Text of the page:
The new Moving Everest Charter School, located in the Austin neighborhood on the Far West Side of Chicago, utilizes a unique model that accommodates both the new charter school as well as a provider of after-school programs. Grades K-5 constitute the school’s enrollment, with each grade totaling 90 students.
The new building’s vivid architecture signifies progress and innovation in the underserved neighborhood. More than 16,000 square-feet of 7/8-inch Corrugated panels finished in Charcoal dramatically clad the exterior of the 53,000-square-foot structure. Approximately one-third of the Corrugated panels are perforated and installed in front of supergraphic grayscale images of studious and smiling children that clearly show through perforated metal panels. The perforations are 3/8-inch on 9/16-inch centers.
The supergraphic images of children were printed on an aluminum composite material. A 4-inch cavity between the ACM and the perforated panels creates an eye-catching visual effect. The children pictured in the graphics are actual students in the after-school program.
Architectural design for the project was created by Team A in Chicago. The design team employed the graphic techniques to signify the building’s dual uses, and to further establish the brand identity of the two participating nonprofit organizations. “When you’re working with non-profits, every penny counts. You try to get the most value from every component and material,” said Joe Buehler, Team A principal.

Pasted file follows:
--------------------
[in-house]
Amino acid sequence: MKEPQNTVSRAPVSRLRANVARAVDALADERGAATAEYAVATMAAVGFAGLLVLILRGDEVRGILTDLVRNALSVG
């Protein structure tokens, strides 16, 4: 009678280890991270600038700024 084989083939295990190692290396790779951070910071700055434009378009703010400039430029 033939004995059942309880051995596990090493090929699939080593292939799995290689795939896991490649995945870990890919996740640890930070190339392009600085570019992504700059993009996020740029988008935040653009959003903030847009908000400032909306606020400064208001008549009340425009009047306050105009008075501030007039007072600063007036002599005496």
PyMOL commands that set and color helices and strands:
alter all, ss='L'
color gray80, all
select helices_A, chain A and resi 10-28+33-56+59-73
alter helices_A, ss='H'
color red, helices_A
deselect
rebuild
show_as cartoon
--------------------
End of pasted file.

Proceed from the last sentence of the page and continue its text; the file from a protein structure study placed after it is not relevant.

Installation of the corrugated panels was completed by WBR Roofing in Wauconda, Ill. “We loaded the corrugated panels on the roof and lowered them down to be installed vertically,” said sheet metal superintendent Chuck Heintzelman. “Some of the panels were 40 feet long and that was a bit of a challenge, but the job went smoothly once we got rolling on it.” WBR also installed the ACM image board behind the perforated panels.
The corrugated panels were fabricated at Petersen’s headquarters in Elk Grove Village, Ill. WBR Roofing fabricated all necessary trim, coping and brake metal on-site.
The use of corrugated architectural metal has become quite popular with designers during the past decade or so. “Corrugated material has historically been thought of as ‘barn material’ but there are plenty of projects over the past 15 to 20 years where architects have used it in a creative application, and were able to detail it in an innovative, modern way of taking an unrefined material and making it refined,” said architect Buehler. “The exposed fasteners are not a problem for me. I often think they sort of vanish within the concaves of the corrugation. It seems like where you strike the line of fasteners can present a very organized feel.”
Moving Everest is a nonprofit organization and has partnered with By The Hand Club For Kids, which owns the building, to offer after-school services and programs.

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